Smash Cut is a fitting tribute to Herschell Gordon Lewis and the man deserves such honourable horror homage because without him there would be no gore. Horror without gore would be like westerns without cowboys or sci-fi without aliens, it just wouldn’t be the same.
H.G Lewis was the king of exploitation movies and after making his name in nudie movies in the 60’s he wanted a new selling point for his films.
He came up with the idea of making films that emphasised blood and gore a market that no other producer or filmmaker had ever exploited and boy did they exploit it! From Blood Feast to Gore Gore Girls to his most famous (and recently remade) movies The Wizard or Gore and Two Thousand Maniacs! H.G Lewis hacked off body parts, gouged out eyes and made movie screens run red changing horror forever.
Jump cut to Smash Cut which centres on horror director Able Whitman (Last House on the Left star David Hess) and opens with a quote from H.G Lewis “I see filmmaking as a business and pity anyone who regards it as an art form.” Able definitely sees his movies as art, unfortunately everyone else just sees them as crap.
Depressed and deflated after an audience boo’s and laughs at the awful effects in his latest effort Terror Toy he seeks solace in shots and a stripper called Gigi Spot.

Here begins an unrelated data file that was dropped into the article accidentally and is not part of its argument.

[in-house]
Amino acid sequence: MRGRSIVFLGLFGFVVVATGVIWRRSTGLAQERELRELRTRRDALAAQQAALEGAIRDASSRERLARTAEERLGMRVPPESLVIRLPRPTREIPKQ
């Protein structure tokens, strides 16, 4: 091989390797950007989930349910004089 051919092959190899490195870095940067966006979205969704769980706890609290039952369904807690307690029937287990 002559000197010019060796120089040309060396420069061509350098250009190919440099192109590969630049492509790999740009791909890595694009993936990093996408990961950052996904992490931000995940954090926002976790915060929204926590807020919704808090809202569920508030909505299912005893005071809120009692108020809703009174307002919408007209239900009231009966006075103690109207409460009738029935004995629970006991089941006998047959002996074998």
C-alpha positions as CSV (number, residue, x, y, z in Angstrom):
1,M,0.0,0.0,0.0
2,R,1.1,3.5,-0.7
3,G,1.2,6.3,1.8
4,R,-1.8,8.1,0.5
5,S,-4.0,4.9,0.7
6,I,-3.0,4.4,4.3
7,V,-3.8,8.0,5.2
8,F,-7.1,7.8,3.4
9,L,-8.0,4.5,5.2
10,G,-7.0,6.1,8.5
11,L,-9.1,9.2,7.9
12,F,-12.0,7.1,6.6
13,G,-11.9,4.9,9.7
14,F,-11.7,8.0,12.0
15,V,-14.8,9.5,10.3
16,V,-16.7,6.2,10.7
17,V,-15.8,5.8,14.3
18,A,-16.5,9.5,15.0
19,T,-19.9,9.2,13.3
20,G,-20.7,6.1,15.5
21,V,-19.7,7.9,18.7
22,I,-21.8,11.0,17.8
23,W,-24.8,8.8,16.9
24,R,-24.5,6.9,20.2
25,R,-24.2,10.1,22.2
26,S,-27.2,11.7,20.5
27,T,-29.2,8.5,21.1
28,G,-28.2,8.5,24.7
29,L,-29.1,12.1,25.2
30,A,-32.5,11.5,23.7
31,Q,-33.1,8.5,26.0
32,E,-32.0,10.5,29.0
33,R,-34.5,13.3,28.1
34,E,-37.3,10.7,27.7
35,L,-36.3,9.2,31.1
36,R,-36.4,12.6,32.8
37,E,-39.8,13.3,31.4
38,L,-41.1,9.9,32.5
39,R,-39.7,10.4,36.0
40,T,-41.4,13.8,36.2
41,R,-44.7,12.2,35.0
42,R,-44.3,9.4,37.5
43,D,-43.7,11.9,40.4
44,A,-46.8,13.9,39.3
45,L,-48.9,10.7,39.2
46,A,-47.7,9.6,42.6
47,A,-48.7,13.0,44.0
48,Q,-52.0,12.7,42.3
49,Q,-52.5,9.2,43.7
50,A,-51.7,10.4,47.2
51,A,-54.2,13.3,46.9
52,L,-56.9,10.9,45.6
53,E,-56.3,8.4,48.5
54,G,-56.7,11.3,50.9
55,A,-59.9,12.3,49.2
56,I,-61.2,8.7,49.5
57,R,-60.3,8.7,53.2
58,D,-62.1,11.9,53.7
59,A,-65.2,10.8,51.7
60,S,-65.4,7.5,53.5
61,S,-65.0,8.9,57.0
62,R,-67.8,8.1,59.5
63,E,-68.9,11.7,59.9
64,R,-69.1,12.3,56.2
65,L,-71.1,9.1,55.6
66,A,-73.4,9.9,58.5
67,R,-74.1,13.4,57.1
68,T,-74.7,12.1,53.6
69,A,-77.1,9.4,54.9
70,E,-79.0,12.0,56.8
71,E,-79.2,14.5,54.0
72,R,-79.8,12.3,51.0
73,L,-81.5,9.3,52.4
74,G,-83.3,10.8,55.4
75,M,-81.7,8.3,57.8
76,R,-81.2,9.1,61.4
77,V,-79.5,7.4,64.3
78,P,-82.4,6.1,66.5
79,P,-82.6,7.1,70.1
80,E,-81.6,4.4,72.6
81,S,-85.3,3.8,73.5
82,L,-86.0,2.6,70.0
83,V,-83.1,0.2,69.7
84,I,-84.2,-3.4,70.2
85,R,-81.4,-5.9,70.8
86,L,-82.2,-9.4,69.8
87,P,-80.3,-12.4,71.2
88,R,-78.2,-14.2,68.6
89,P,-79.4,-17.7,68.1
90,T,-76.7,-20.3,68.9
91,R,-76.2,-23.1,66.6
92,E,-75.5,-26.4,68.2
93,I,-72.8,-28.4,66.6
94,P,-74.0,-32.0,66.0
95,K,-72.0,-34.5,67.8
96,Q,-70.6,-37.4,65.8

Driving home with her drunk and confused he crashes the car killing her but stumbling onto an ingenious idea, to create the best fake horror effects why not use real bloody dead body bits.
He shoots the next day using Gigi’s mangled corpse go down a storm with his crew and his producer however he needs more parts for props so Able goes off on a killing spree making other people suffer for his art.
Canadian director Lee Demarbre is a huge H.G Lewis fanatic. Smash Cut not only pays respect to his films, but also captures the essence of dark comedy which they contained, while still providing enough squelchy, sick scenes to keep even the gore-king himself happy.
Combining belly laughs with inspired murders (the clapper board killing is classic) the movie also serves as a bloody biting satire of Hollywood, with some unsettling ideas all shot with flair and imagination. There’s even a great soundtrack thrown in.
The cast is brilliant, all playing against type including H.G Lewis himself. Horror icon Michael Berryman plays a clueless producer and porn-star Sacha Grey as sexy savvy reporter April, out to catch her sister Gigi’s killer.
It is Hess however that steals the show. In a tour de force performance as the murderous maniacal director, he bumps off everyone who mocked him, doubted him or simply gets in his way – balancing both the comedy and the tragedy of the character perfectly.
Smash Cut works on many levels: as a creative blood-splattered celebration of H.G Lewis’s work; as a metaphorical exploration into the individuals constant struggle for exclusive creative control; and more simply as a great gory horror movie.
Gore is good so thanks H.G Lewis, without him, all horror would be a lot less fun.
Additional film information: Smash Cut (2009)